Last update: January 22, 2019
Northern Mariana Islands
On September 21, 2018, Gov. Ralph DLG Torres signed a bill into law making cannabis legal both for medical purposes and adult use. Gov. Torres issued a line-item veto of a handful of specific provisions — such as the fees — and requested some additions to the program. The legislature will need to take up the issue again to revise the program and include fees and taxes.
The new law allows both adults who are 21 or older and medical cannabis patients of any age to possess and purchase limited amounts of cannabis. Home cultivation is allowed, provided the individual registers and pays a fee. The proposal charges a new Cannabis Commission with regulating and licensing six types of marijuana businesses — producers, processors, retailers, wholesalers, lounges, and testing facilities. Read MPP’s summary for more details.
It is not clear when the legislature will meet to consider the changes. The commonwealth was hit by a major typhoon in October and is recovering and rebuilding.
Medical cannabis in Guam is legal, but adult-use marijuana remains illegal. Guam was the first United States territory to legalize medical marijuana in 2014. Guam legalized medical marijuana for "debilitative conditions" via referendum in the November 2014 mid-term elections, with 56% voting in favor. Guam had previously attempted to legalize medical marijuana in 2010, but the effort was unsuccessful.
Implementation has been slow. In February 2018, Guam Gov. Eddie Calvo signed a bill into law — Public Law 34-80 — to create rules and regulations for the medical cannabis program. No one has applied for a costly testing laboratory license. Meanwhile, Sen. Louise Muña is sponsoring a bill to allow patients to grow their own cannabis while they wait for access from dispensaries. In October 2018, Gov. Calvo signed a bill allowing patients to cultivate their own cannabis.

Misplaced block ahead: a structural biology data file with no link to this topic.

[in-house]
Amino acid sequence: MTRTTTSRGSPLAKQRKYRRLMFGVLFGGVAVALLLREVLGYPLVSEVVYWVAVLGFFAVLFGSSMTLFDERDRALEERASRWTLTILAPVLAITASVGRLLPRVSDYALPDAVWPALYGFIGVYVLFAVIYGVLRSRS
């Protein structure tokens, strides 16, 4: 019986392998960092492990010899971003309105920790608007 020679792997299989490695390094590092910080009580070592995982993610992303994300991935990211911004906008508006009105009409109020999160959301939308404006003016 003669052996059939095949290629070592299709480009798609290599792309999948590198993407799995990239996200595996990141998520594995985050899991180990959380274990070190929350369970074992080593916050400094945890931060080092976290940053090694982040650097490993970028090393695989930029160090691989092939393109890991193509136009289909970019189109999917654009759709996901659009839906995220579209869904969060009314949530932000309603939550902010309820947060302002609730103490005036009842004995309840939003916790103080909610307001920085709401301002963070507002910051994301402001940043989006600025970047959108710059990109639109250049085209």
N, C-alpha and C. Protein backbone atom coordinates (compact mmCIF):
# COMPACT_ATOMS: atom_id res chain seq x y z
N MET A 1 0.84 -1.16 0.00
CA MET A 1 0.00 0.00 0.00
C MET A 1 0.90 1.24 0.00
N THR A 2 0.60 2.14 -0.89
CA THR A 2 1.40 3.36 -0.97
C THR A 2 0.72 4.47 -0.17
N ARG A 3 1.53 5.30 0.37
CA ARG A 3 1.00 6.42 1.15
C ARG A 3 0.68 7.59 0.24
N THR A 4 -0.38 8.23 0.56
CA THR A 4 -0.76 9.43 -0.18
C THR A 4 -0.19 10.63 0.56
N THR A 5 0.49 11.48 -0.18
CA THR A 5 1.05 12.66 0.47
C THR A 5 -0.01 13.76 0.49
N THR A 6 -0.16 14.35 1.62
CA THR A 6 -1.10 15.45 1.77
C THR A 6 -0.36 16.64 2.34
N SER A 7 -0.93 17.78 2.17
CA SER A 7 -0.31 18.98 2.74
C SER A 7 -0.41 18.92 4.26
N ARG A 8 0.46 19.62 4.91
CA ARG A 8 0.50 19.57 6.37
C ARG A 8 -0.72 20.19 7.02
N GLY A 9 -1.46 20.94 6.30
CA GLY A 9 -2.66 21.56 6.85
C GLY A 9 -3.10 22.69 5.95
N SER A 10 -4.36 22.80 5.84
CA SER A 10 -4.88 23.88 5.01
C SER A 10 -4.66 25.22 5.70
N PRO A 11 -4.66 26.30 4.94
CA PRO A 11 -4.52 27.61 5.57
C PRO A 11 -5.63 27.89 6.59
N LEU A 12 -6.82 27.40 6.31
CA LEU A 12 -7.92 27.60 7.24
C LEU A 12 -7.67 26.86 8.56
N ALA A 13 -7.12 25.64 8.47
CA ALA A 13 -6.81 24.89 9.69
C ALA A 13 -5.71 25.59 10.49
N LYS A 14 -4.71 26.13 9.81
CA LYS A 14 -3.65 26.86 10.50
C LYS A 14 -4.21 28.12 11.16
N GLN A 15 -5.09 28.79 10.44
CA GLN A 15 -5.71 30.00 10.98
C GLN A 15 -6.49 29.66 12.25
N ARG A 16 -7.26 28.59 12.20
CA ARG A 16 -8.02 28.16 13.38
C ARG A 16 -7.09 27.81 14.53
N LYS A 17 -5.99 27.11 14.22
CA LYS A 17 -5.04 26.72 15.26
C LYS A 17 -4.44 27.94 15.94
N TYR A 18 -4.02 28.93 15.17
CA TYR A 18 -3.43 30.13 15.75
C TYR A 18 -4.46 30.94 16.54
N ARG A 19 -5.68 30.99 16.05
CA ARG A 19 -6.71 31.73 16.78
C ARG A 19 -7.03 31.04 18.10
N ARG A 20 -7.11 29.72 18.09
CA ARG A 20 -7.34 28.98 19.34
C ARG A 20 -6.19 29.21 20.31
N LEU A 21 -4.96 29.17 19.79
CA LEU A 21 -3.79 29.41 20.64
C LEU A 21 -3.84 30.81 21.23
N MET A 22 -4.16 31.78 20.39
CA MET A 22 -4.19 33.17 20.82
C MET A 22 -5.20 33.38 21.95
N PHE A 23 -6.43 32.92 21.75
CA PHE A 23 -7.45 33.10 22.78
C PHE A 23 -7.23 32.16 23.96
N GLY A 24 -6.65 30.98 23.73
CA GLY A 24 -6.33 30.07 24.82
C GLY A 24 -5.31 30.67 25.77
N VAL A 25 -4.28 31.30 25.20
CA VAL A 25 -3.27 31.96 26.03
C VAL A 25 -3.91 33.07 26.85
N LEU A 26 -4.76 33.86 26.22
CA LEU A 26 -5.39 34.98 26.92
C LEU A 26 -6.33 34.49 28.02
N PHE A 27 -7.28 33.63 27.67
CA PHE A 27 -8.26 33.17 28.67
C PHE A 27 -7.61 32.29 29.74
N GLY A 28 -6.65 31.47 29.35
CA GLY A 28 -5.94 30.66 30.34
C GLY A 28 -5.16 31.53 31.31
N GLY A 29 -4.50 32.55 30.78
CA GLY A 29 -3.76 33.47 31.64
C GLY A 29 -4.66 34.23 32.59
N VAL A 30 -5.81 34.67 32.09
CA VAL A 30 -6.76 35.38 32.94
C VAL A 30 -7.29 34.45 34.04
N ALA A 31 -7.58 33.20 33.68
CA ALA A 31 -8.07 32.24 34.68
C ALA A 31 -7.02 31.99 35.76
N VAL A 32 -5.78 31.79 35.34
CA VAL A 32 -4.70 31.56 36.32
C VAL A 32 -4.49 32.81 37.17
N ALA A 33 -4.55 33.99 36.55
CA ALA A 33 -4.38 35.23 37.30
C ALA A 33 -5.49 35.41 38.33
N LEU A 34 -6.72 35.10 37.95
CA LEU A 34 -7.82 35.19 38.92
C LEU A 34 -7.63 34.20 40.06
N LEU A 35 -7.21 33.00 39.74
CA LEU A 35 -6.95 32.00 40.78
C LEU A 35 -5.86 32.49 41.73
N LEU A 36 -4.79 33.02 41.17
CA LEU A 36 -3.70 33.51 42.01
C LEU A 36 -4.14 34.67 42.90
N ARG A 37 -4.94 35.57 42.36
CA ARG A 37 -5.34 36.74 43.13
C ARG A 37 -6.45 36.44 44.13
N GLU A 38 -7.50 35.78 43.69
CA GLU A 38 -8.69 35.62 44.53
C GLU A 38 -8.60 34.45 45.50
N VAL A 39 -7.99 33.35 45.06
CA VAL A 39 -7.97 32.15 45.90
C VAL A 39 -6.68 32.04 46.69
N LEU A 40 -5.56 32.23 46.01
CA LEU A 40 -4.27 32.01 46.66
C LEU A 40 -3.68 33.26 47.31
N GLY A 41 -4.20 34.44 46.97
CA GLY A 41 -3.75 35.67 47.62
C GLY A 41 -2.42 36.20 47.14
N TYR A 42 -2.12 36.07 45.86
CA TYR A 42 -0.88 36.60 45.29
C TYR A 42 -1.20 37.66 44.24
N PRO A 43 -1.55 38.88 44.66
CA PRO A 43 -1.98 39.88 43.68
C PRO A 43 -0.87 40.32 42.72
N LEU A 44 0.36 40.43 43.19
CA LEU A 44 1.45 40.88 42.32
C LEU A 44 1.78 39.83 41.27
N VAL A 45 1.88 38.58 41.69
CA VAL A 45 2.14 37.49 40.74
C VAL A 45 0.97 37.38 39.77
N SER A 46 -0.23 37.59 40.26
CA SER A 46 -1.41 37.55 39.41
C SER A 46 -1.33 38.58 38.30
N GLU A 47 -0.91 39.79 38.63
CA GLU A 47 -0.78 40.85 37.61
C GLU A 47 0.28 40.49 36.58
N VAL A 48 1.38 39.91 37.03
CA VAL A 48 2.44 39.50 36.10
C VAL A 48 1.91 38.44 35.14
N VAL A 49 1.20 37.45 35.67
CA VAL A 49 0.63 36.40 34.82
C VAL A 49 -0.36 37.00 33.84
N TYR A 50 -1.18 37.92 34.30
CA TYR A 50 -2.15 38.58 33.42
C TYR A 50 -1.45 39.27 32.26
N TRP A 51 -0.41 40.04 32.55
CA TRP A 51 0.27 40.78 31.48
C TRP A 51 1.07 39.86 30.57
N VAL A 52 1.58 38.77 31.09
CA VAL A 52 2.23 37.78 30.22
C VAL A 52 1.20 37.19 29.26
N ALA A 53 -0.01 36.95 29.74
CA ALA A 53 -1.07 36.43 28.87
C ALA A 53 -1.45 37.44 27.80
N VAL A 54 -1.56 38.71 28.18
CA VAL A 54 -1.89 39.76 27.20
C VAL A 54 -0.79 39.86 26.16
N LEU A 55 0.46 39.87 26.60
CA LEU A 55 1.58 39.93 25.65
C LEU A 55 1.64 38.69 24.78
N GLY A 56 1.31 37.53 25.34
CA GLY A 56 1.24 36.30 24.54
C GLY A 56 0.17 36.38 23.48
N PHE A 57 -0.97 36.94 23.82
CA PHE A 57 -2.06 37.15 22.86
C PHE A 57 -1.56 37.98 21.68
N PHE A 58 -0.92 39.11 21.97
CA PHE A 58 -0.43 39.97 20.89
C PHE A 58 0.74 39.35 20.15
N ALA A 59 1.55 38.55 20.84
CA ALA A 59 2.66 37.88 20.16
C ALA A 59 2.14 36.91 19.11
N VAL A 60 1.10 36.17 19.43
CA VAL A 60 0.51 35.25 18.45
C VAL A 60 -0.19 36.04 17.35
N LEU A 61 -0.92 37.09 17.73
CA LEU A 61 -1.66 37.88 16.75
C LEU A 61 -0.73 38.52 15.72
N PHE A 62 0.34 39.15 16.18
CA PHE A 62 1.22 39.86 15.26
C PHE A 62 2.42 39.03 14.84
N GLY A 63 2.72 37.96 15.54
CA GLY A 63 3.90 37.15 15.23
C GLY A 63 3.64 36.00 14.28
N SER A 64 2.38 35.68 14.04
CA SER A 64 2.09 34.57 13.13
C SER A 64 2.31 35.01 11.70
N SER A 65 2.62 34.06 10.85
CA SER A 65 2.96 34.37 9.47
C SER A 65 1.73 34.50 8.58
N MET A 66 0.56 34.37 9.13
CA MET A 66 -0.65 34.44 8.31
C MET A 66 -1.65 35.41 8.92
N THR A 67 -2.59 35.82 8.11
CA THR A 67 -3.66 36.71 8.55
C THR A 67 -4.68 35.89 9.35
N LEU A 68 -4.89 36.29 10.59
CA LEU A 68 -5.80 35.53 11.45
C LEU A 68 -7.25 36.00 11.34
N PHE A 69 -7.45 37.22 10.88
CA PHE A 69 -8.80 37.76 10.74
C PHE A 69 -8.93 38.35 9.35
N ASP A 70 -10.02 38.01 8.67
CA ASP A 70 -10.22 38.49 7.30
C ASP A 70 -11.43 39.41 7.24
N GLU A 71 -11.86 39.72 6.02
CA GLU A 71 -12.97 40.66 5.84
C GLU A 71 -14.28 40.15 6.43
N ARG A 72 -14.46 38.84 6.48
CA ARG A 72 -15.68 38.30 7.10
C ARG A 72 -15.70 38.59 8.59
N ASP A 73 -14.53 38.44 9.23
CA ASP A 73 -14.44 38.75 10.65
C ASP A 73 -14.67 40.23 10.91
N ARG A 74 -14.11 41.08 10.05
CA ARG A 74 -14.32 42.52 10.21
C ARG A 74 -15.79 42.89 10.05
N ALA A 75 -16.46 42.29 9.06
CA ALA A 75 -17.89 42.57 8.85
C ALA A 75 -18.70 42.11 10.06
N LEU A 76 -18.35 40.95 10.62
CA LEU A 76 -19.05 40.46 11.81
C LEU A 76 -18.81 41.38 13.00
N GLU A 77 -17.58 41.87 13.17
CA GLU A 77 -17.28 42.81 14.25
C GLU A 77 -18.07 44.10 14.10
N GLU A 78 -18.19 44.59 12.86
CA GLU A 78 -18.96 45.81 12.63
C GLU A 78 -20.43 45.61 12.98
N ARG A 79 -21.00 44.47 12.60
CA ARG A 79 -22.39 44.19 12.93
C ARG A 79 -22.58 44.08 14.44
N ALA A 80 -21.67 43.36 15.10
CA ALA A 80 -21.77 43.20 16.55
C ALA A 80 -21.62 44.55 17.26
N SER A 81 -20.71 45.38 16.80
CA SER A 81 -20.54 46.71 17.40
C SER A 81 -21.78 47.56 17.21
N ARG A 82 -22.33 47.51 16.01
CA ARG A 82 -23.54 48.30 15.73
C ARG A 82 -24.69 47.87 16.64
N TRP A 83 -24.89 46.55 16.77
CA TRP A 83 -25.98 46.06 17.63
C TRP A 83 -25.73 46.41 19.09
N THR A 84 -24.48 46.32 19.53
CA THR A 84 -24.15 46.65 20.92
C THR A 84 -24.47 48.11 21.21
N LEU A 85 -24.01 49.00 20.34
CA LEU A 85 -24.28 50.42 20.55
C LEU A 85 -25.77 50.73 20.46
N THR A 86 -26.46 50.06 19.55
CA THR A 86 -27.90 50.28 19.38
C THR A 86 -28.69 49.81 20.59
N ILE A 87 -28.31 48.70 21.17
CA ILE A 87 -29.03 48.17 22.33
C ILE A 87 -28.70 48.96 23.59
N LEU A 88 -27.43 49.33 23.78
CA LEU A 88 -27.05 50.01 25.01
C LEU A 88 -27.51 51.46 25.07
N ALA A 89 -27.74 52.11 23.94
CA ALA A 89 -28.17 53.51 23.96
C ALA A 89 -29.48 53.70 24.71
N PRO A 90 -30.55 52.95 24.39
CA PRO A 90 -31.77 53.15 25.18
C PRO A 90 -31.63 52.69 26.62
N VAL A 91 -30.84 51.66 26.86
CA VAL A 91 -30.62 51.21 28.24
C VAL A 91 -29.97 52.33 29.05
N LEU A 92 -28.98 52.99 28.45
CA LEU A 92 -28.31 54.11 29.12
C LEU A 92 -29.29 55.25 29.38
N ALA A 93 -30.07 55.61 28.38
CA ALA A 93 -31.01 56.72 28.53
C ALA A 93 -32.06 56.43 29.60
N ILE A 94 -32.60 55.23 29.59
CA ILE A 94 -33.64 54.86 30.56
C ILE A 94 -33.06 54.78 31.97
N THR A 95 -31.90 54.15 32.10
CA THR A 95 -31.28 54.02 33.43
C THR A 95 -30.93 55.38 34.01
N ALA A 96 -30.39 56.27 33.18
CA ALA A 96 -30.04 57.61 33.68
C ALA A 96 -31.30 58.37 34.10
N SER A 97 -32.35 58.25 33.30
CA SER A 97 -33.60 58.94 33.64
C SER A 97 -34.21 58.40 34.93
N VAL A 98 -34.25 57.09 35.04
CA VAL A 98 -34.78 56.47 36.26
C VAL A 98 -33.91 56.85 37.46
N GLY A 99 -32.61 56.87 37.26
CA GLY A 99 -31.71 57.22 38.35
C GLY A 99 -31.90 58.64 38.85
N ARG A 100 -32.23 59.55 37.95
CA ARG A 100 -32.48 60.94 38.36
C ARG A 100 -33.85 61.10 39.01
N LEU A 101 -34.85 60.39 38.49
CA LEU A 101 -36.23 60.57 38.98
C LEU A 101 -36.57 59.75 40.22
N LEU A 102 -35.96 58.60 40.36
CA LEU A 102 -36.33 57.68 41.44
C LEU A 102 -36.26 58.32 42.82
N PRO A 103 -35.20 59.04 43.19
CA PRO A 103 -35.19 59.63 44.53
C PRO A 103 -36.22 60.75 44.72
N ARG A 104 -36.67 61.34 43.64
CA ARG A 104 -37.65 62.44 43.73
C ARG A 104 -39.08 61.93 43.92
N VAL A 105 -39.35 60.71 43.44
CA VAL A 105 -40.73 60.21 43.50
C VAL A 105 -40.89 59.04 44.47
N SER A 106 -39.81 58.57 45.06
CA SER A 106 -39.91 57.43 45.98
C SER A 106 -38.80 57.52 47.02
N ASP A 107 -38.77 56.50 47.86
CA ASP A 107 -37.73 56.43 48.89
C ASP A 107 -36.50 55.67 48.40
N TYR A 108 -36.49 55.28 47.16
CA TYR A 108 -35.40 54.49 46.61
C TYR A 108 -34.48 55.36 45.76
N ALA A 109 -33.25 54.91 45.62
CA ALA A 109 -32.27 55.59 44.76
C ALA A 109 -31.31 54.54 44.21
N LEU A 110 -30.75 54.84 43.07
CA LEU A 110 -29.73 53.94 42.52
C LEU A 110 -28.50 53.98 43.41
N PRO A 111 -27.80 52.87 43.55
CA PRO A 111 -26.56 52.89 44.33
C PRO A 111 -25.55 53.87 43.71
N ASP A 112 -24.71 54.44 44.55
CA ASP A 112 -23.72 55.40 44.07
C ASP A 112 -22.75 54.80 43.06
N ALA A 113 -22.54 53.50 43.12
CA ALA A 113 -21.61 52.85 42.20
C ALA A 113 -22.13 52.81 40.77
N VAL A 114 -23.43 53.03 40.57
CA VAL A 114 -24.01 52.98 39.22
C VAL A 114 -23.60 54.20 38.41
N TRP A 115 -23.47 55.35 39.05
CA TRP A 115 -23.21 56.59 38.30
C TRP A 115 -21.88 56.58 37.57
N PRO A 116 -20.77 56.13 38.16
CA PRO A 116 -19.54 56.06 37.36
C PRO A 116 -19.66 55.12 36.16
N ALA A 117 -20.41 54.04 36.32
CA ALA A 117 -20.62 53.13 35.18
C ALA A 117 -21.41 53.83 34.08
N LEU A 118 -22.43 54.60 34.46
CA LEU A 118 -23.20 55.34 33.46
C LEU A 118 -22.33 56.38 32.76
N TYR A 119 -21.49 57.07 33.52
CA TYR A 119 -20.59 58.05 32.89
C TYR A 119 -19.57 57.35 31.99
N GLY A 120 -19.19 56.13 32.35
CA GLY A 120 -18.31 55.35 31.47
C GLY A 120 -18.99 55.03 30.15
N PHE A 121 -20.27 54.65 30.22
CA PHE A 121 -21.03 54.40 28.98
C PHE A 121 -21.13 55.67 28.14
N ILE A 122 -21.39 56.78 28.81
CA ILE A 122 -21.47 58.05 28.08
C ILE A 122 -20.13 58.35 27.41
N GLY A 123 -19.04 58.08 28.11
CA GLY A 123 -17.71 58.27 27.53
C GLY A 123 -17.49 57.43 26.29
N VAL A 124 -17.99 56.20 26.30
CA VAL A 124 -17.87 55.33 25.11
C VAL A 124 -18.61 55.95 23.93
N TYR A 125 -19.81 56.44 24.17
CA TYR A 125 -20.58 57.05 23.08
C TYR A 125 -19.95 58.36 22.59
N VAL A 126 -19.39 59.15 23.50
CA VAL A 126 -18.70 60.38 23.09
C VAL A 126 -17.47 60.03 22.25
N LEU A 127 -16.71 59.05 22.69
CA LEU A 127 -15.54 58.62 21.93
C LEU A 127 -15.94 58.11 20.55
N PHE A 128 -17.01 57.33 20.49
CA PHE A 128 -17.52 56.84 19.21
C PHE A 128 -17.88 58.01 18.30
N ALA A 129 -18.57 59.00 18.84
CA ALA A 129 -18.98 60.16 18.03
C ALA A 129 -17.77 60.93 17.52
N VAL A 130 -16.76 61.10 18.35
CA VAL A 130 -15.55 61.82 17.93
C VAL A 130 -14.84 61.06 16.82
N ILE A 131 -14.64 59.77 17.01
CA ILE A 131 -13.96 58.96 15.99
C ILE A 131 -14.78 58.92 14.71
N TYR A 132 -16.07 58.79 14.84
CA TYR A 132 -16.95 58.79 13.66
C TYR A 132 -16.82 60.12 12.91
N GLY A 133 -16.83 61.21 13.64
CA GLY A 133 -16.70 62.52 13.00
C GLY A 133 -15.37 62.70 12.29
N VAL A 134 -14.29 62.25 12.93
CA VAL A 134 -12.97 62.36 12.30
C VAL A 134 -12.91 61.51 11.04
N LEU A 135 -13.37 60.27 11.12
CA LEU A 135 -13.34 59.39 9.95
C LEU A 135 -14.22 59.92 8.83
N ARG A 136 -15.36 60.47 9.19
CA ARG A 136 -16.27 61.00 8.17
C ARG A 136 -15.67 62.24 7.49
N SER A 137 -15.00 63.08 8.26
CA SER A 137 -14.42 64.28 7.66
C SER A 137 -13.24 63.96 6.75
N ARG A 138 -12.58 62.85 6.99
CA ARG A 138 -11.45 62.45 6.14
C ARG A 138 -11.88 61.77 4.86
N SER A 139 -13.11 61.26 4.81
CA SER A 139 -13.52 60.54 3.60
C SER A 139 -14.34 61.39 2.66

Turning to adult use, in January 2017, a proposed bill, the Marijuana Control Law, was introduced to legalize recreational marijuana in Guam.
Puerto Rico’s governor signed a medical cannabis bill into law in 2015. The Department of Health implemented the law. As of March 2018, there were more than 20,000 registered patients, and, as of August 2018, more than 30 dispensaries are licensed.
El gobernador de Puerto Rico firmó una ley de cannabis medicinal en 2015. El departamento de salud implementó la ley. A partir de marzo de 2018 había 20,000 pacientes registrados en el programa, y hasta agosto, había más de 30 dispensarios de cannabis. Para más detalles, visite el Página del Programa de Cannabis.
On January 19, 2019, U.S. Virgin Islands Gov. Albert Bryan (D) signed a medical cannabis bill into law. Sen. Positive T.A. Nelson sponsored the bill, which allows medical cannabis, both for Virgin Islands residents and tourists. For MPP’s summary, click here.
Adult-use cannabis remains illegal in the Virgin Islands.
Cannabis is illegal in American Samoa, both for medical and adult use, and the jurisdiction has some of the harshest penalties in the United States.
If you live in American Samoa and would like that to change, let your lawmakers know it’s time for a more humane and fiscally sound approach to marijuana policy. You can find resources on medical marijuana here [and background on legalization and regulation here. For a more intermediate approach, see MPP’s decriminalization page.
As we saw in the Commonwealth of the Northern Mariana Islands, even a small number of dedicated activists and allied lawmakers can make all the difference, especially in jurisdictions with small populations.